Cross-country road trip lessons and observations

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I think I have now more or less recovered from the Curious Capitalist family’s 11-day cross country road trip—although I still weigh about 10 pounds more than when we left. We traveled from the San Francisco Bay area to New York, stopping along the way for visits with family and friends in Lake City, Colo.; the Quad Cities of Illinois and Iowa; Madison, Wisc.; and West Lafayette, Ind. Here are a few of the extremely important lessons and observations I will be taking from this experience.

1. Driving all day makes you fat. Well, maybe that alone doesn’t do it, but driving all day and subsisting on food from roadside restaurants, plus beef jerky and sunflower seeds and a bag of Doritos, makes you fat. If you’re traveling with a copy of Jane and Michael Stern’s Roadfood in the vehicle, you can add another 5 pounds right there—consisting mostly of pie.

2. SUVs aren’t much fun to drive. We rented from Hertz, which doesn’t do station wagons and isn’t real big on minivans either. We figured “Toyota RAV4 or similar” was our best option. The Toyota RAV4 may well be great, but “or similar” was disappointing. We started with a Mercury Mariner that wobbled a lot at high speeds and when braking. I figured this might be the product of out-of-balance tires, so I took the Mariner to the Hertz at the Quad Cities International Airport for a trade-in. What I got in return was a Hyundai Santa Fe, which was slightly less wobbly, but not as nicely appointed as the Mariner. My main complaint is that it’s just no fun to go around curves in an SUV. Too much fear of toppling.

4. The miniature golf course in Lake City, Colo., closes for the season in mid-August. This is just plain wrong.

5. There is something called the Colorado Potato Administrative Committee.

6. Eastern Kansas is breathtakingly beautiful. At least, it was when we drove along its byways (headed northeast from Abilene toward the Nebraska border) one Saturday morning. This was partly because we’d spent the previous week traversing far more arid terrain, meaning that its green fields and many trees were novelties. But I think it was more than that—rolling hills, well-kempt little towns, antique-car shows.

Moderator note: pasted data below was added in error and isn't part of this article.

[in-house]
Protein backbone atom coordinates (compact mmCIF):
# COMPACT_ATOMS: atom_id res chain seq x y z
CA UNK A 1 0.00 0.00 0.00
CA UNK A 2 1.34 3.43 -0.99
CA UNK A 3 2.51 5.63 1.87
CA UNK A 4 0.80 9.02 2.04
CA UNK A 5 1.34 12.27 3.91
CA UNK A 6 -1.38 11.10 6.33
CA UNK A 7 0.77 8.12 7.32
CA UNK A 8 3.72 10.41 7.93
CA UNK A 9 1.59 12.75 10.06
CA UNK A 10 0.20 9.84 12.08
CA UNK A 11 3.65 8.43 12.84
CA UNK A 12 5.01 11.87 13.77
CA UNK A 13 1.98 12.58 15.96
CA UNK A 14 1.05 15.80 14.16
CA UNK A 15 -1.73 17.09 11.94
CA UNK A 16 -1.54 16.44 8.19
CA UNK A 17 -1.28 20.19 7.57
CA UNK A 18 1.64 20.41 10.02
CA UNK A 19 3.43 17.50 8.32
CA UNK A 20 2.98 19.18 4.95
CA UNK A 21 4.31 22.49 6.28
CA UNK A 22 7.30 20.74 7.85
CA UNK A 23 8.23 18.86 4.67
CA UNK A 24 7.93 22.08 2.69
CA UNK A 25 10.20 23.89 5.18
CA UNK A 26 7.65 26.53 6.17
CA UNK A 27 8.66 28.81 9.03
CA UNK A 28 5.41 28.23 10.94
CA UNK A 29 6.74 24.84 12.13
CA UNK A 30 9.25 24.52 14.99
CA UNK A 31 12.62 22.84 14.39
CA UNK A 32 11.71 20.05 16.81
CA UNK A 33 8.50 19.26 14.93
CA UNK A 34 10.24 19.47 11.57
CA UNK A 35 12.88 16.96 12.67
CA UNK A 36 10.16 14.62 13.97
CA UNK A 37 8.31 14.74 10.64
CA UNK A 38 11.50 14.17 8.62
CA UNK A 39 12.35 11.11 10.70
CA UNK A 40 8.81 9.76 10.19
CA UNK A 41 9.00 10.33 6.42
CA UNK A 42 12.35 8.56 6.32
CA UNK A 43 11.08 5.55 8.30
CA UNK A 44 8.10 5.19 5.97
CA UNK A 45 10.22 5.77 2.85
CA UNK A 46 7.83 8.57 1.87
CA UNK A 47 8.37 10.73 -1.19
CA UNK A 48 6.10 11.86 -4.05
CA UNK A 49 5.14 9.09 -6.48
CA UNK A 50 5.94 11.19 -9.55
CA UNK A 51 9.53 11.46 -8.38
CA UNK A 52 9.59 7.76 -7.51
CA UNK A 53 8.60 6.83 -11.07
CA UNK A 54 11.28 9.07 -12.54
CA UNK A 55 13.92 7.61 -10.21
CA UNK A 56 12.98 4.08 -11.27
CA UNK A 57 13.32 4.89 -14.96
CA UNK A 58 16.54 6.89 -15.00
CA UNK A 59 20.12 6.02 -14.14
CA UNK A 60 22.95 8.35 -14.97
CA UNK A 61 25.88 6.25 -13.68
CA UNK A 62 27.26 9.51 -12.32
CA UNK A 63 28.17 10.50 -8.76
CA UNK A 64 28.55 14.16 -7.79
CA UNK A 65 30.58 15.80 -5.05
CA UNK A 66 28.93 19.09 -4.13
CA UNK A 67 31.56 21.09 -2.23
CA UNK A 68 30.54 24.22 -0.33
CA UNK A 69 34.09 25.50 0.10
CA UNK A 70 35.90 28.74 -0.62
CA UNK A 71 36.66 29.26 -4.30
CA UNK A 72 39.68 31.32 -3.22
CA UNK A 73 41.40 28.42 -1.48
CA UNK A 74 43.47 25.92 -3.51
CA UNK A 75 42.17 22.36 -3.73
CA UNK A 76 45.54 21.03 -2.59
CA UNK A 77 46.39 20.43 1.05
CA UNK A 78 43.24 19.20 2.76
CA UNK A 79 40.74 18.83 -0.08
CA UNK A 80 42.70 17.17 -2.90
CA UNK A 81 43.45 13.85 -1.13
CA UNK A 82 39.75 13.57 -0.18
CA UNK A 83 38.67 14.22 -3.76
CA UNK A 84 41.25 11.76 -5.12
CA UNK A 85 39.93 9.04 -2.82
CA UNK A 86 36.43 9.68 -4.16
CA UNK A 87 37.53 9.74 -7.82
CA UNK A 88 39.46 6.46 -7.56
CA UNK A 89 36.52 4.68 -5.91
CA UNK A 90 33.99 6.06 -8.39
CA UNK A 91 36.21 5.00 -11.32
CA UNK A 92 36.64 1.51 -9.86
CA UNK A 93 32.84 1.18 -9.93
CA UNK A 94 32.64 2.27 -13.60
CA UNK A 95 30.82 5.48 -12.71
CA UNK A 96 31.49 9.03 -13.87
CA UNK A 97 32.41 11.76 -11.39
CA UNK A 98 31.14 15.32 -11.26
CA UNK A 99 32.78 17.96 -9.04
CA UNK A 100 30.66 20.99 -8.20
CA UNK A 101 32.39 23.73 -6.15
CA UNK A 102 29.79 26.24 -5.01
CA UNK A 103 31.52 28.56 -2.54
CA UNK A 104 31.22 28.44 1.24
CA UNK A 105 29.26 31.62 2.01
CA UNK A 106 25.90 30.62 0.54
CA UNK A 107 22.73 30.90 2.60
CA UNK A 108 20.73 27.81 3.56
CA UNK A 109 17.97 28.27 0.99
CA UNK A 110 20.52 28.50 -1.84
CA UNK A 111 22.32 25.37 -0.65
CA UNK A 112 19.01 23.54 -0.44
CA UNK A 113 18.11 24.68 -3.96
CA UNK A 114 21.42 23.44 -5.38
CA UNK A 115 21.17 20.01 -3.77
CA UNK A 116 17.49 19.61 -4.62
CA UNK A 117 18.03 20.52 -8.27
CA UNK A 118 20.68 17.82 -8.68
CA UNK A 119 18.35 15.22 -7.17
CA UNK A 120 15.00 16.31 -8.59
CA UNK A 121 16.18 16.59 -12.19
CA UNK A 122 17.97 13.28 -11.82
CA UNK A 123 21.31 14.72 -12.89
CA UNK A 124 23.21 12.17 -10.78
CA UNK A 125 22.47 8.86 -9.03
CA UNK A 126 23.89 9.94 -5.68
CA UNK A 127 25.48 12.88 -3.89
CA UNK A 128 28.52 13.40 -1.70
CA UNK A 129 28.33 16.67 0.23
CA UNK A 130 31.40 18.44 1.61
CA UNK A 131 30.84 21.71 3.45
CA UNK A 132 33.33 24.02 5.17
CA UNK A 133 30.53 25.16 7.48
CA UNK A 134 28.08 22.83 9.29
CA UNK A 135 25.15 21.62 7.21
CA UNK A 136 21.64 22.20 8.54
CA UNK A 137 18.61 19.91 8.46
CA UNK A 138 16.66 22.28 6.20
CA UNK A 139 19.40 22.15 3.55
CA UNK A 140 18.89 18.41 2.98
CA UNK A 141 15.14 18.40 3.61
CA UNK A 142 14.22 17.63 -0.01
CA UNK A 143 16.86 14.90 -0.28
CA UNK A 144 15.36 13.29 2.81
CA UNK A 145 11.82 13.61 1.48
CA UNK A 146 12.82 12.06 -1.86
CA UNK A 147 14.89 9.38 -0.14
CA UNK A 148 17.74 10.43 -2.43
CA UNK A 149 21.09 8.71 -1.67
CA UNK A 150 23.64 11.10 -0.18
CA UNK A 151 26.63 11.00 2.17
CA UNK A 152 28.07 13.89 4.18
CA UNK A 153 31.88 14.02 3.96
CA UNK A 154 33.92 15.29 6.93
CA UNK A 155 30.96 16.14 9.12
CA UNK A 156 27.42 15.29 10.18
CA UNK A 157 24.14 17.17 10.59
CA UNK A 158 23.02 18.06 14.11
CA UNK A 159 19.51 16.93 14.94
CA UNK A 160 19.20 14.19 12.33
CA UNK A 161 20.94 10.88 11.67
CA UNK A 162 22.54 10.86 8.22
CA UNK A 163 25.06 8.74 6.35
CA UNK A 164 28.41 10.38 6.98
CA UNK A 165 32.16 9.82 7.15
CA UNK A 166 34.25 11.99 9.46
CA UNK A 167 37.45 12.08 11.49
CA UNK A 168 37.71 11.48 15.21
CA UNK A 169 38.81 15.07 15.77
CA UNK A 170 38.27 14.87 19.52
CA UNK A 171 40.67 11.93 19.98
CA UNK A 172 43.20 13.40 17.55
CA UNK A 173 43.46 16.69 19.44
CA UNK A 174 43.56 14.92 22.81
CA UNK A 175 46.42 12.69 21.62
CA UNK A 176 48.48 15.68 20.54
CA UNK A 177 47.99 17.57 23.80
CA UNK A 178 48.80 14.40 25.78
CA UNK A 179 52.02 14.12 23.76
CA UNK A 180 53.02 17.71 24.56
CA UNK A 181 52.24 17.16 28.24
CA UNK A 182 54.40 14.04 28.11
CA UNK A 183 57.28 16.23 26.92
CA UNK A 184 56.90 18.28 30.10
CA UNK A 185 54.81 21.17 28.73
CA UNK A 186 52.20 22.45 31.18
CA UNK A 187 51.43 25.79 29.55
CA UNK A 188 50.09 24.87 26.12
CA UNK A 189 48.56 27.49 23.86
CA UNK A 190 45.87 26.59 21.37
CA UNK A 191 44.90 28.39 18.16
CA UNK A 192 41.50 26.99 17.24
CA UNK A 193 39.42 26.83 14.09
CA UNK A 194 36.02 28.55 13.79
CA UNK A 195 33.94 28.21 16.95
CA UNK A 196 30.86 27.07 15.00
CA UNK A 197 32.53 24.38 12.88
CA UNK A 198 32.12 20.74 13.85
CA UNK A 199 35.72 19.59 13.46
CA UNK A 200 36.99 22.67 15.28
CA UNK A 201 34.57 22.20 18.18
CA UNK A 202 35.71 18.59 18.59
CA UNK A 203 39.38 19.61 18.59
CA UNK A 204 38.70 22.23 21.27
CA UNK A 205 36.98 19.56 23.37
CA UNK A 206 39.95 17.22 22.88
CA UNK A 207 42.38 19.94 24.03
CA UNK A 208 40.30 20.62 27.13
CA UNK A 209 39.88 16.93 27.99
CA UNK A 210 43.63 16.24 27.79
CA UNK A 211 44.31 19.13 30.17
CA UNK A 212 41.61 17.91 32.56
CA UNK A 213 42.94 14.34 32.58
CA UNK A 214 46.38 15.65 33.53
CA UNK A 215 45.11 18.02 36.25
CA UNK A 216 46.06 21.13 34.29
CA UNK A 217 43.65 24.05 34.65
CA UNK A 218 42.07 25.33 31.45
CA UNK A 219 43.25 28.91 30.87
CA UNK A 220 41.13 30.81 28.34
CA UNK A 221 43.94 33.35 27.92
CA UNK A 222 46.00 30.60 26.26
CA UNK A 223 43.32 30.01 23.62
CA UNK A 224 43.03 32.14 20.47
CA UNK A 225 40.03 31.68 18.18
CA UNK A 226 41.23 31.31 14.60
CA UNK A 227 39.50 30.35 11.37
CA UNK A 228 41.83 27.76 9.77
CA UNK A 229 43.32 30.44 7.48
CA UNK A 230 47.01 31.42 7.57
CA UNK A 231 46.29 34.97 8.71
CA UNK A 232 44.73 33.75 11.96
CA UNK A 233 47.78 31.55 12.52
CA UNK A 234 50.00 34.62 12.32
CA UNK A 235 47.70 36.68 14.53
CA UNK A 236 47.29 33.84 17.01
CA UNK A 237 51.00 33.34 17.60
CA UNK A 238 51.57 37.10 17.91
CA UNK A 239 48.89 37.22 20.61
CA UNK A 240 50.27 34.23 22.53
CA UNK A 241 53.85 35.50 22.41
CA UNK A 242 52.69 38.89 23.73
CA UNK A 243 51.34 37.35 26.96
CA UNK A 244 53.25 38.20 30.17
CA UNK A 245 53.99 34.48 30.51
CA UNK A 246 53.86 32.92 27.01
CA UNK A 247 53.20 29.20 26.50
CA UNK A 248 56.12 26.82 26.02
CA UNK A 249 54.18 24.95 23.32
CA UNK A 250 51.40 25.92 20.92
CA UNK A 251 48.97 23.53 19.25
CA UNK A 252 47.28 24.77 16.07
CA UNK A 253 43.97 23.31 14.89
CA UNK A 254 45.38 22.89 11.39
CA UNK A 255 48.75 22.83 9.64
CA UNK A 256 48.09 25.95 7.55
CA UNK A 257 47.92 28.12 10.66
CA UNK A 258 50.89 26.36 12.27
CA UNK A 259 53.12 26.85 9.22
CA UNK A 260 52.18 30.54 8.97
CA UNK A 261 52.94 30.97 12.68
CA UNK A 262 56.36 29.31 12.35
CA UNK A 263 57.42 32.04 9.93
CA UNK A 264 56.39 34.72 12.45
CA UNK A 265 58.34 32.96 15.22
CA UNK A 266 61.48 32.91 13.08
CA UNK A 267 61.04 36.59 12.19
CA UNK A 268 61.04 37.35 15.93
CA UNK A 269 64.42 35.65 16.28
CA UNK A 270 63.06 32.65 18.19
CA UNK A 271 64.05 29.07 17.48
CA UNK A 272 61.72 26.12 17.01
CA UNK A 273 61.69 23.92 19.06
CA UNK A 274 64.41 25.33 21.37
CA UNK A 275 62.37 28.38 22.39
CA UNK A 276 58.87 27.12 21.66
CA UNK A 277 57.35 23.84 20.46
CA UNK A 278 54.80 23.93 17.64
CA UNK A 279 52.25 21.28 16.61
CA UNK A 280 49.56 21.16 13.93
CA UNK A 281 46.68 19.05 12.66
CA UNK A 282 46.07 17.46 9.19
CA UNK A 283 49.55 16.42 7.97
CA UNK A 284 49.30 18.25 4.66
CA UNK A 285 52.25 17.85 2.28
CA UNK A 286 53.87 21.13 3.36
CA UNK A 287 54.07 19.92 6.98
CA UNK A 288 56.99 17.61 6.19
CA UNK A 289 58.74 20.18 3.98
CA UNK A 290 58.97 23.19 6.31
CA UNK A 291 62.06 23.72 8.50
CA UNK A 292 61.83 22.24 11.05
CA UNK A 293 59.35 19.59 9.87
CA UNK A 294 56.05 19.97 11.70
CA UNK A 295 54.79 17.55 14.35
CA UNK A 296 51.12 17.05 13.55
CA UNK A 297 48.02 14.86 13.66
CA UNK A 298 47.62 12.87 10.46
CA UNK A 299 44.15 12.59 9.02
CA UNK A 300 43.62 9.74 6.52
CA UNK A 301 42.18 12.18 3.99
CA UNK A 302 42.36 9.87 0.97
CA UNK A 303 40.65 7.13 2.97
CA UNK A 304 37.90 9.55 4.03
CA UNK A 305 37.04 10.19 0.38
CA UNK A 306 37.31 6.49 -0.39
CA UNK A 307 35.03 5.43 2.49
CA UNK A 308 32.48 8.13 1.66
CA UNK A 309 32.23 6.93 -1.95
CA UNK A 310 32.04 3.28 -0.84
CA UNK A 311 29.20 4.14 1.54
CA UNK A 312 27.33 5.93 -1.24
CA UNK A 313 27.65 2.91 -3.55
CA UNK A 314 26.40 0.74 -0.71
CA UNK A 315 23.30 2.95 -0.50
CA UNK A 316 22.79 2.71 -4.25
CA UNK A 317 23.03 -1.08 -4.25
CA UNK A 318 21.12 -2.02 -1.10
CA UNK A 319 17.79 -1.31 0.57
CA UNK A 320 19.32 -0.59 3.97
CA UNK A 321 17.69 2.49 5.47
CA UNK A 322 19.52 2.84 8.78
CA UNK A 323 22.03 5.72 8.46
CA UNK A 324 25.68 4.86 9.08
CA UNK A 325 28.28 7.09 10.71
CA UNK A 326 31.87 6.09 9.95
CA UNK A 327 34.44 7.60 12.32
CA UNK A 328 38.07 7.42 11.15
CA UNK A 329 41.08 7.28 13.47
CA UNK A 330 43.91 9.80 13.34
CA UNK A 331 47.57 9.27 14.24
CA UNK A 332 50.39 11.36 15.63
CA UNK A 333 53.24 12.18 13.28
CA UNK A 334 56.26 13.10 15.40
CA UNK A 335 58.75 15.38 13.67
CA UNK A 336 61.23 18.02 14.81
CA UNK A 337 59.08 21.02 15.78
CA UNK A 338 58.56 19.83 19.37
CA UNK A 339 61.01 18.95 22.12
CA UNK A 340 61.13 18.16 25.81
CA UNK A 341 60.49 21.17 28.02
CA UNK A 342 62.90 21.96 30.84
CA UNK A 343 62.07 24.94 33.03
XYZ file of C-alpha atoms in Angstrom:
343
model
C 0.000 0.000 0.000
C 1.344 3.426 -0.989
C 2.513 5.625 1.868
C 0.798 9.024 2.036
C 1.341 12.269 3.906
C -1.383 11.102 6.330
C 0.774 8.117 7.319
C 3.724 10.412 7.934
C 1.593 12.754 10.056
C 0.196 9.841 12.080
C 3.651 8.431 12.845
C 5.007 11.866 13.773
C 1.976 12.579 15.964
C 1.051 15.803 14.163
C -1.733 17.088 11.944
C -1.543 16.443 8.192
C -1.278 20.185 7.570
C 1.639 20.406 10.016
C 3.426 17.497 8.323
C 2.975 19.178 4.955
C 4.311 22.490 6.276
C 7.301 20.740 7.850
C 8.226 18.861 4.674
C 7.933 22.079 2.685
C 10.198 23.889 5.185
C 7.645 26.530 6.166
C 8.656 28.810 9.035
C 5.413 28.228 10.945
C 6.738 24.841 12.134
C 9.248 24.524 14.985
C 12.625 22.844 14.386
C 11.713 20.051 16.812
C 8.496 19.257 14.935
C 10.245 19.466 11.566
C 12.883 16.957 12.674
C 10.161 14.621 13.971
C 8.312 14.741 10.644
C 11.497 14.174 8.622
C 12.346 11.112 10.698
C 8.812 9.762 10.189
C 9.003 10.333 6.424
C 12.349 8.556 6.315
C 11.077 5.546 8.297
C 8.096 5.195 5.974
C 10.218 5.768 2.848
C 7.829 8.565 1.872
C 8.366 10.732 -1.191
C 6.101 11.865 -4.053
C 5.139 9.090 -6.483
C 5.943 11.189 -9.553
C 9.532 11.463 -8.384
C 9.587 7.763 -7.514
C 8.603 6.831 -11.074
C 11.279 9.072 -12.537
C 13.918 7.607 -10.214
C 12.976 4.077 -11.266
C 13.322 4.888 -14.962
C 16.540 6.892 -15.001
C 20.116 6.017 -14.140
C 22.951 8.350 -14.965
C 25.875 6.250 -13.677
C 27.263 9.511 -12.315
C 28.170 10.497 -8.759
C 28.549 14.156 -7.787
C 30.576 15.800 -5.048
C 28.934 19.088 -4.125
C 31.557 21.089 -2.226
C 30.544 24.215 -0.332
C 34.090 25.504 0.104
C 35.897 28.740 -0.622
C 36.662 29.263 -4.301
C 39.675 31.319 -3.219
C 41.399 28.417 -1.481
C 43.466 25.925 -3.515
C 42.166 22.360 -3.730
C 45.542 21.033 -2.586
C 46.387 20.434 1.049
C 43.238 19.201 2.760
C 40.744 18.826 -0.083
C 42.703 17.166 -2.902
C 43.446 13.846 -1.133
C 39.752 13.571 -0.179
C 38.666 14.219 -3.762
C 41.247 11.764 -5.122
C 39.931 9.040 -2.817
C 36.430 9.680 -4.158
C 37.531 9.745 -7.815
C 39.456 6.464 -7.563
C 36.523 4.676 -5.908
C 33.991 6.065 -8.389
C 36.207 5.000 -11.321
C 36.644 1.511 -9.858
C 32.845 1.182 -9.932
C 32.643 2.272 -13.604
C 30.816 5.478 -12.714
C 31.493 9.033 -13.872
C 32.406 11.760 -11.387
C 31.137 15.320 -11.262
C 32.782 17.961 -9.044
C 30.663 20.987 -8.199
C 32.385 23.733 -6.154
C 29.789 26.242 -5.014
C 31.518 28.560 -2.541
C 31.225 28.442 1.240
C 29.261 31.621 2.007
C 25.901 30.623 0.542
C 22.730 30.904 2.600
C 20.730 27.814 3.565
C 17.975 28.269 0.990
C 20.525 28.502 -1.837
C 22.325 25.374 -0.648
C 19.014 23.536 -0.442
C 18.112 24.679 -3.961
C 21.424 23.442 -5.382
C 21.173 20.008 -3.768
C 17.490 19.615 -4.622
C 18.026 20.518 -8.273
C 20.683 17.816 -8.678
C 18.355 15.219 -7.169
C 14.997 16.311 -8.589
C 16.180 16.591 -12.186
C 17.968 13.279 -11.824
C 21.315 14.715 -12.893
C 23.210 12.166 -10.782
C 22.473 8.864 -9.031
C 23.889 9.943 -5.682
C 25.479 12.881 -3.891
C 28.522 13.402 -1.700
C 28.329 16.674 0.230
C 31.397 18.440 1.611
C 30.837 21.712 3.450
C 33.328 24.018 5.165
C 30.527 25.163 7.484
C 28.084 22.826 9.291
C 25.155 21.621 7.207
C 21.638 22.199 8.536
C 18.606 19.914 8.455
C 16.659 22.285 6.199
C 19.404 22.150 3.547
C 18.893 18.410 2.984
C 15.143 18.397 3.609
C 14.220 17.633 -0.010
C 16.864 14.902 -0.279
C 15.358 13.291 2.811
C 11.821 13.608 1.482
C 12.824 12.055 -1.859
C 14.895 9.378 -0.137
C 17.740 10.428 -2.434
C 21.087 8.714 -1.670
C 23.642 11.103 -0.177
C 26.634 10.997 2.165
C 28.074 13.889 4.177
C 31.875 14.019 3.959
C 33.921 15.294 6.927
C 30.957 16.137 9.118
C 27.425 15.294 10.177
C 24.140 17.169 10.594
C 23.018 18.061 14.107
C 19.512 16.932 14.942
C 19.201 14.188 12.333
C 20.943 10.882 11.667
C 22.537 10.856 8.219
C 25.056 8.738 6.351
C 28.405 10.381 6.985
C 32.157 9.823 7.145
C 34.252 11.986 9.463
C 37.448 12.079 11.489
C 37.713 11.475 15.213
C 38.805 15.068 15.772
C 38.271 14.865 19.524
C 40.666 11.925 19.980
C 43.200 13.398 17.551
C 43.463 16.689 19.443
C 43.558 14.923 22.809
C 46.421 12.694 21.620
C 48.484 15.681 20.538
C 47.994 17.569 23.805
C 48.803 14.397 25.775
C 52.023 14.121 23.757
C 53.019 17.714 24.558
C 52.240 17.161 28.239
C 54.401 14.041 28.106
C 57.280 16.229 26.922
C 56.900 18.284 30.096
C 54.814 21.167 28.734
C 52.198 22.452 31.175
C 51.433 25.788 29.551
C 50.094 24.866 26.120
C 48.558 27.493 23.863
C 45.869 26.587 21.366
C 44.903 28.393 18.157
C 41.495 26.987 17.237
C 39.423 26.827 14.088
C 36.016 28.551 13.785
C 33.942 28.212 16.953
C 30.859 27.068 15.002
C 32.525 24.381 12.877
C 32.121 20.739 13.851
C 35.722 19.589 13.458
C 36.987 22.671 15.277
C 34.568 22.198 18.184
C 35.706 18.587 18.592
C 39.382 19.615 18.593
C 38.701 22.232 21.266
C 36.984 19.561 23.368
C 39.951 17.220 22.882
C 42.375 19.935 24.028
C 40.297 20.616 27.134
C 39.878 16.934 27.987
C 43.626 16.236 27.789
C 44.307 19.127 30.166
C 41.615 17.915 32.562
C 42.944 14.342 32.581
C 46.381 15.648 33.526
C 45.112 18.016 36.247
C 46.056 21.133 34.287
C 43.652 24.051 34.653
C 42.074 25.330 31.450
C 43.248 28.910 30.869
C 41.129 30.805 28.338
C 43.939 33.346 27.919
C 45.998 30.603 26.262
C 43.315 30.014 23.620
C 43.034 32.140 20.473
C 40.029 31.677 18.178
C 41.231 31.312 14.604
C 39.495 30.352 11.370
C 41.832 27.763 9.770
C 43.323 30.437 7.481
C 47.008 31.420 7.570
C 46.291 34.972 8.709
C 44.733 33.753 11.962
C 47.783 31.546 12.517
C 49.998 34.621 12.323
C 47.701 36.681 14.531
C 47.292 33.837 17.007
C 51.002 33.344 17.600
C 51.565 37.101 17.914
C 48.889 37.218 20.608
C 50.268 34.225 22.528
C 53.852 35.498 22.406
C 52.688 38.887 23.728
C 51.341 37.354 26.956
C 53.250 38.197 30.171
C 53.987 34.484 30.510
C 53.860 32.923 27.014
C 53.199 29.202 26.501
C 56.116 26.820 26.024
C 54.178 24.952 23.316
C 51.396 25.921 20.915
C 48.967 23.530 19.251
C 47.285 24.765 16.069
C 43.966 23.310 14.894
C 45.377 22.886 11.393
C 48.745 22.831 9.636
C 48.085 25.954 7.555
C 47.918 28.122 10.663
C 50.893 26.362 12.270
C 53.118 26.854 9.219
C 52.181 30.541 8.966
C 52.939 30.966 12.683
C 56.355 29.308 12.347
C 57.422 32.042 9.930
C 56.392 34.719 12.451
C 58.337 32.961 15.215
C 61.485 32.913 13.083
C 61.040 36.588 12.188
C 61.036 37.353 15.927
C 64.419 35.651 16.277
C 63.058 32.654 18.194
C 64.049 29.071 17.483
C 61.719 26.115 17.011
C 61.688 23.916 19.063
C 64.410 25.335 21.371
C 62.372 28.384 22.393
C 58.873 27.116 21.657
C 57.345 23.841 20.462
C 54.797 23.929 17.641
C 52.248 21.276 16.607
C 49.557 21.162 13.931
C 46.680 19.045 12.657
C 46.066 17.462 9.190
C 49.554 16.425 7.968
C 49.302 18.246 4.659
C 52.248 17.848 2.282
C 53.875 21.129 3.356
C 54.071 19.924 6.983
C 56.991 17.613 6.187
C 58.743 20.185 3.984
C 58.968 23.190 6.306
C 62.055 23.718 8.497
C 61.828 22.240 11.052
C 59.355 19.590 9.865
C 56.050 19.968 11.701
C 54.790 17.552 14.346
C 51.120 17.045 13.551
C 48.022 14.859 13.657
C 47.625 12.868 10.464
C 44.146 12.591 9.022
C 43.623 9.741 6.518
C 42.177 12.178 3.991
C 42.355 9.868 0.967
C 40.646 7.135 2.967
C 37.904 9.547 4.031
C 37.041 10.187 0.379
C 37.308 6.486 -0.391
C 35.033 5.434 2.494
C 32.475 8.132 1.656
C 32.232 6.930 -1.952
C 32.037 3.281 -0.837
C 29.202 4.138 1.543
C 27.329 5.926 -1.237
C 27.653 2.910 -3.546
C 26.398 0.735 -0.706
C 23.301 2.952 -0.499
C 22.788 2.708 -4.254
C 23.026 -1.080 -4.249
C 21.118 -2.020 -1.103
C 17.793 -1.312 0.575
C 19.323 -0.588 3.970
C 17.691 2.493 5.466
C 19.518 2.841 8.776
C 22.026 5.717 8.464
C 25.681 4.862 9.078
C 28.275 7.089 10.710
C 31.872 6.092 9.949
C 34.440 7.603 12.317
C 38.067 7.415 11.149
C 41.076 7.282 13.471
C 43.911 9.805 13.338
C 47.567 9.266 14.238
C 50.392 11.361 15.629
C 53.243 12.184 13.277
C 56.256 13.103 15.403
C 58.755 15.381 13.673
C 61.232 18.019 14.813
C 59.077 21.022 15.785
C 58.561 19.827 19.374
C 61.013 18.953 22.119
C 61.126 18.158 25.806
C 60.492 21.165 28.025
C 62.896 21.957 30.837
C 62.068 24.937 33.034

7. There are a lot of gigantic new power-generating windmills in the Midwest. And, given how many giant blades we saw being transported along the highways, lots more to come.

8. East-central Illinois is depressing. Driving east from Bloomington, Ill., it was flat, flat, flat, with nothing but corn and soybeans (and a few big new windmills) as far as our eyes could see. And no vegetable stands! Within a few miles after we’d crossed into Indiana we started seeing lots more trees and, before long, a roadside table with tomatoes and about 10 different varieties of peppers (and a coffee can in which to leave money). Much better. There is, however, a high school in east-central Illinois where the sports teams are called the Cornjerkers. So that redeems the area at least partially.

9. A section of Interstate 65 in Indianapolis is named after Babyface.

10. The songs in heaviest rotation on the iPod in the car were Ingrid Michaelson’s “The Chain” and Regina Spektor’s “Folding Chair.” This was mostly the result of requests from Curious Capitalist Jr. But they weren’t bad requests.